It takes a certain level of ambition and competency for a musician to tackle an art form that is over four centuries old, but Filippo Paolini (better known as the Italian sample cut-up artist and turntable extraordinaire that performs under the moniker Økapi) is facing this challenge head on in his third full-length album, Opera Riparata, out August 21st through the Illegal Art record label.
Approaching the work with a deep respect and appreciation for the lingering contributions that opera continues to have on modern day music, Økapi has crafted an LP that is a genuine labor of love. Each of the album's 40 tracks contains samples from classical opera scores that are fused with atmospheric rhythms and beats to create something wholly original.
This monumental endeavor is based on Bruno Munari's Opera Rotta, a project that took shape in the 1980s as an attempt to reinvent opera for a new age. Munari would deconstruct elements from 40 famous opera pieces, ranging from scenery to costumes to music, and reconstruct them in a completely new and different way every night in front of a live audience. "Everything was assembled in real time on stage, like a game of infinite possibilities," says Økapi. "I find that the art of recombination by Bruno Munari has many similarities with the sound collages that I create."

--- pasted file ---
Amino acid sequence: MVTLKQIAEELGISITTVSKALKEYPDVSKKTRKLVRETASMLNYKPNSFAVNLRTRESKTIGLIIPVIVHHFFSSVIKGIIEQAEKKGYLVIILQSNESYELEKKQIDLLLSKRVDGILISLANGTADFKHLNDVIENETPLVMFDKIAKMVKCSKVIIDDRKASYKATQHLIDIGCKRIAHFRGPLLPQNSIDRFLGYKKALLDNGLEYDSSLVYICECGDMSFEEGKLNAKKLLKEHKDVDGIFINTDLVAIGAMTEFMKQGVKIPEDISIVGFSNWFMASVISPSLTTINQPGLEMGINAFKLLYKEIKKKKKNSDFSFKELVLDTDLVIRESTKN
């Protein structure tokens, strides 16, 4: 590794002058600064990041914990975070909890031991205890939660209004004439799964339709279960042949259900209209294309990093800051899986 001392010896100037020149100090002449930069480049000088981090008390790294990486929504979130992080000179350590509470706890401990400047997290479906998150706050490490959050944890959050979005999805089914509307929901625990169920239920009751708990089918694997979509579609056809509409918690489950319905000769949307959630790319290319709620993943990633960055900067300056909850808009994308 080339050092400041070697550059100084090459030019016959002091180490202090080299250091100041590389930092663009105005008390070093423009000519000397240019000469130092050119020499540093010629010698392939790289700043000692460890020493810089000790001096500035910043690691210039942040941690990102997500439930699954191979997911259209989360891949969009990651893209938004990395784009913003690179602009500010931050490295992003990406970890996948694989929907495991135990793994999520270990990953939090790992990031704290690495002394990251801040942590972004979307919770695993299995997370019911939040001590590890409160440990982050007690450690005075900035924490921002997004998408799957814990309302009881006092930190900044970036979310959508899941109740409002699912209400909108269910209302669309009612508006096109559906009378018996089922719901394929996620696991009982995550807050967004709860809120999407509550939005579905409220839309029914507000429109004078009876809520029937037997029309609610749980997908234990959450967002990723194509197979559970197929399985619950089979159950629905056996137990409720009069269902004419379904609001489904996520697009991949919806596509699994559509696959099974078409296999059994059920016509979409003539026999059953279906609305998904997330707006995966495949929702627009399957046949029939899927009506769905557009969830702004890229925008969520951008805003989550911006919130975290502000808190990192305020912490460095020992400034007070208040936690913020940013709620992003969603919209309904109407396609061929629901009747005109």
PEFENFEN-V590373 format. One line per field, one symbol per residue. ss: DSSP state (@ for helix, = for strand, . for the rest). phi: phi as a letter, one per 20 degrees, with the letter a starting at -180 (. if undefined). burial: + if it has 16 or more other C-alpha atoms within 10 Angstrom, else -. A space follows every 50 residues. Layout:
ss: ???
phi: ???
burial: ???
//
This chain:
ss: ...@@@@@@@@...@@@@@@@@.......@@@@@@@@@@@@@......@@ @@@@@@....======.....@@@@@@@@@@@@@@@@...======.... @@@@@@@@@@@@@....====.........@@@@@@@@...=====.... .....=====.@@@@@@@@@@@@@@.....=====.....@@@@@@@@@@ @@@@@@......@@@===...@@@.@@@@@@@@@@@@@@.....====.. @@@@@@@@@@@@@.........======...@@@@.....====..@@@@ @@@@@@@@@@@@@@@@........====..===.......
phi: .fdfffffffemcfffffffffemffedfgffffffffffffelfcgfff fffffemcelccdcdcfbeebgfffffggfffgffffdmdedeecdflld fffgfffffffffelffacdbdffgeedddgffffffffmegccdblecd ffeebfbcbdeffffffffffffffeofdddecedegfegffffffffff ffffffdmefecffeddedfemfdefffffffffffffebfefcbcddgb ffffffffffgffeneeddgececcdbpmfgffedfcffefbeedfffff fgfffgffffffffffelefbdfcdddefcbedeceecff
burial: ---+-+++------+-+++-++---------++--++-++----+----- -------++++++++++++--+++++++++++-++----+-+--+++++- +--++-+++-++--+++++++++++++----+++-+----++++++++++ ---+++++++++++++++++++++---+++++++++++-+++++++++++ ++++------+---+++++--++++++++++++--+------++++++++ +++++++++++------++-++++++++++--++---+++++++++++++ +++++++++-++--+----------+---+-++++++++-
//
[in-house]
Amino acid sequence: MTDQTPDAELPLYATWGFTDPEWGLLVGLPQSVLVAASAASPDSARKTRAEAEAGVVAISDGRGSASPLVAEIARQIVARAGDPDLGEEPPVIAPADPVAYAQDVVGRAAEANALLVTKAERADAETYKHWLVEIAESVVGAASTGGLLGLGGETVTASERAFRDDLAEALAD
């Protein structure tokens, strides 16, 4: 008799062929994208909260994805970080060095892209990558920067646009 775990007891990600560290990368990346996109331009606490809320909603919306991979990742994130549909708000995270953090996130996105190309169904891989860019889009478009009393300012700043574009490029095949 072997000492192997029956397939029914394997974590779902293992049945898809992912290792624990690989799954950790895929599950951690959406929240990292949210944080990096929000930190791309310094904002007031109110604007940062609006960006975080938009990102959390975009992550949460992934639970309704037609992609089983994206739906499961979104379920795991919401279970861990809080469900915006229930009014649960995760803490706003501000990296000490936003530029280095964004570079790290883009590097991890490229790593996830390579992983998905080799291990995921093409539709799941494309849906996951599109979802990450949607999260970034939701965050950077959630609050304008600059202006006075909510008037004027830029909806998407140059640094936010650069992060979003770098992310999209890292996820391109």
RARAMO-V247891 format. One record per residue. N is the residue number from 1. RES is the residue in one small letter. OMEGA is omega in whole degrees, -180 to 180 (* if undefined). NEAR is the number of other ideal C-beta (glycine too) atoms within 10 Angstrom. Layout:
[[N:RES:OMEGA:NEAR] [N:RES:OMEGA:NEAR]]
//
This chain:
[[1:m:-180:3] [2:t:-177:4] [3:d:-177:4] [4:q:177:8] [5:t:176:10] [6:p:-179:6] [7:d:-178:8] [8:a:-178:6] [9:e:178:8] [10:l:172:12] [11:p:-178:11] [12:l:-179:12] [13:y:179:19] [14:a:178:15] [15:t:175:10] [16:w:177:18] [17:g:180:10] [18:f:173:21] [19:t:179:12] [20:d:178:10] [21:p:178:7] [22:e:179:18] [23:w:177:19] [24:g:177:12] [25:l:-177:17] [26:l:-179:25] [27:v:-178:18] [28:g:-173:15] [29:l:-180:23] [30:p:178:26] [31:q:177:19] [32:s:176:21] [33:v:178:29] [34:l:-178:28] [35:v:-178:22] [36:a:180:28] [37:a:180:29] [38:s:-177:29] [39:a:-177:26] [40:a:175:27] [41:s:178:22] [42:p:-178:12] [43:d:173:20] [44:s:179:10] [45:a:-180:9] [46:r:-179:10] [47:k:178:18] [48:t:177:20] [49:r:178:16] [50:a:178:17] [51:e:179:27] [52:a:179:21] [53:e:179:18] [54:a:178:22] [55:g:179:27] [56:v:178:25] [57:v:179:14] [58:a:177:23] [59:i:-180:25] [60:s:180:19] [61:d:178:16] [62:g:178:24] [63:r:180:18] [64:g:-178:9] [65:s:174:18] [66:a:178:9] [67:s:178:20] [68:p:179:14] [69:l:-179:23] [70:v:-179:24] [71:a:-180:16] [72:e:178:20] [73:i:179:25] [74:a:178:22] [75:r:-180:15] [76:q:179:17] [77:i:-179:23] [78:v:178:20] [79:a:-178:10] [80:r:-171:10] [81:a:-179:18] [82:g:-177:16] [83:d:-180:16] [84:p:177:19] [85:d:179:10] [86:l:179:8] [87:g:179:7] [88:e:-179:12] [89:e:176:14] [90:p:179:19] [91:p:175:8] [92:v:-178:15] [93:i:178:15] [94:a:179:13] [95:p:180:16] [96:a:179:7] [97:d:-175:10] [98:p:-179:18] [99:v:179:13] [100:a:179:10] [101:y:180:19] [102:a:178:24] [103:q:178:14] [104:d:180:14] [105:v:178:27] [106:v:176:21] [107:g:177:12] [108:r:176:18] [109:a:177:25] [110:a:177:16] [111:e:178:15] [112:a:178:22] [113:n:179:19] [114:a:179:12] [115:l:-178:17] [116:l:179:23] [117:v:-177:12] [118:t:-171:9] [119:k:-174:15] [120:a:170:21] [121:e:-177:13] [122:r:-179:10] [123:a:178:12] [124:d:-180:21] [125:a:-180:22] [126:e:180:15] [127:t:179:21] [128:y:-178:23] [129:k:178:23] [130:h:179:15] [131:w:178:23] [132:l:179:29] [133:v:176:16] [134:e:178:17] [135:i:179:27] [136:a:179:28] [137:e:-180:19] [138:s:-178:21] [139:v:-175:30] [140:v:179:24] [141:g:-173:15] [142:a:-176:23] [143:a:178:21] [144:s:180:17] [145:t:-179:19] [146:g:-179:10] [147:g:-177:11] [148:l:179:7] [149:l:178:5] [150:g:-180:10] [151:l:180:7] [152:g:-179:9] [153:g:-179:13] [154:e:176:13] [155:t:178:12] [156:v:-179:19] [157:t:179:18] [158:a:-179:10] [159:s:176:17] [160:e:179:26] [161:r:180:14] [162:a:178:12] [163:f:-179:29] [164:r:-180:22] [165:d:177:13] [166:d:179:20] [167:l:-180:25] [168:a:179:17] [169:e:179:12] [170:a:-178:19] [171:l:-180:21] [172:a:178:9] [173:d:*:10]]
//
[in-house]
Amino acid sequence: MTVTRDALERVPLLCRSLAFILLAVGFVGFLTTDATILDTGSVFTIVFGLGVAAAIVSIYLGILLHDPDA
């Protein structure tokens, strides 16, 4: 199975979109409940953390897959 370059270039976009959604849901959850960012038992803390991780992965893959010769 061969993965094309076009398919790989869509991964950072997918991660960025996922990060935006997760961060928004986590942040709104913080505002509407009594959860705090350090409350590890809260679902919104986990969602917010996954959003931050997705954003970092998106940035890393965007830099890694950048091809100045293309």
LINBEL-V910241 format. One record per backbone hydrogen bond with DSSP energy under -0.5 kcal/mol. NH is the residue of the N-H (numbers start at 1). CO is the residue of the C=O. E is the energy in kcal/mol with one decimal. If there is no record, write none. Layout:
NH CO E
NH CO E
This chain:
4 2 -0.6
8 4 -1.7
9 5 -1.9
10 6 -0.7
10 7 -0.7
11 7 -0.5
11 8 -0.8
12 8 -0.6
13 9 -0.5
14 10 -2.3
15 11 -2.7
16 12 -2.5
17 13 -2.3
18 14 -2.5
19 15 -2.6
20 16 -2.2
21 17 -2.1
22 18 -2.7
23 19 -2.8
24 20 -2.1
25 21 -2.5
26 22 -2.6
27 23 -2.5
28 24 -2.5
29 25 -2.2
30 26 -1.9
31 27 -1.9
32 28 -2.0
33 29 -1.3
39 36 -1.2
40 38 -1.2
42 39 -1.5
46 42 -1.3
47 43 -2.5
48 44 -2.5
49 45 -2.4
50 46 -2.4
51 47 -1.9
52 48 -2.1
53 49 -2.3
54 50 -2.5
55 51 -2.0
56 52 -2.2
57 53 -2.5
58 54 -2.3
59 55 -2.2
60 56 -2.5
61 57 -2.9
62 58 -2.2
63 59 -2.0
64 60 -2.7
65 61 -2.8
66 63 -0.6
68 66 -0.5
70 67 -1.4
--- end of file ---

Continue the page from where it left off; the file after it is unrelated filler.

From progressive song structure to emotional lyrics to dramatic stage showmanship, there are countless facets of music taken for granted which owe their staying power to the widespread popularity of opera so many centuries ago. But as influential as opera has been, a little bit of it can still go a long way. Keeping this in mind, Økapi has engineered every track on Opera Riparata to clock in at exactly one minute and eleven seconds. This demolishes the wall of inaccessibility, opening the door for anyone who is curious about experiencing the vast impact opera continues to have on the music we listen to on a daily basis.
Økapi also hopes to continue opera's tradition of immersing the audience in something bigger than the music when he performs Opera Riparata tracks live. After working closely with a video production studio, several visual pieces have been developed that will be shown alongside Økapi's audio murals while the master is turntabling at concerts. Through this he hopes to connect the audience to the emotions contained within the album in ways sound alone cannot achieve.
Økapi hopes that even those who have never had an interest in opera gives this album a chance. He admits that densely composed classics can be a lot to take in, but he believes the effort is worth it. "I understand if there is initial mistrust towards Opera Riparata," he says. "I still have difficulty digesting many of the works that are considered to be timeless, but through careful listening I have discovered unprecedented wonders."
Opera Riparata offers a profound listening experience for everyone, one that both educates and engages. The album certainly exposes those who give it a chance to the depth and beauty opera can offer, but more than that it proves that the future of music in this digital age still has plenty of untapped potential for unique creativity and inspired excellence.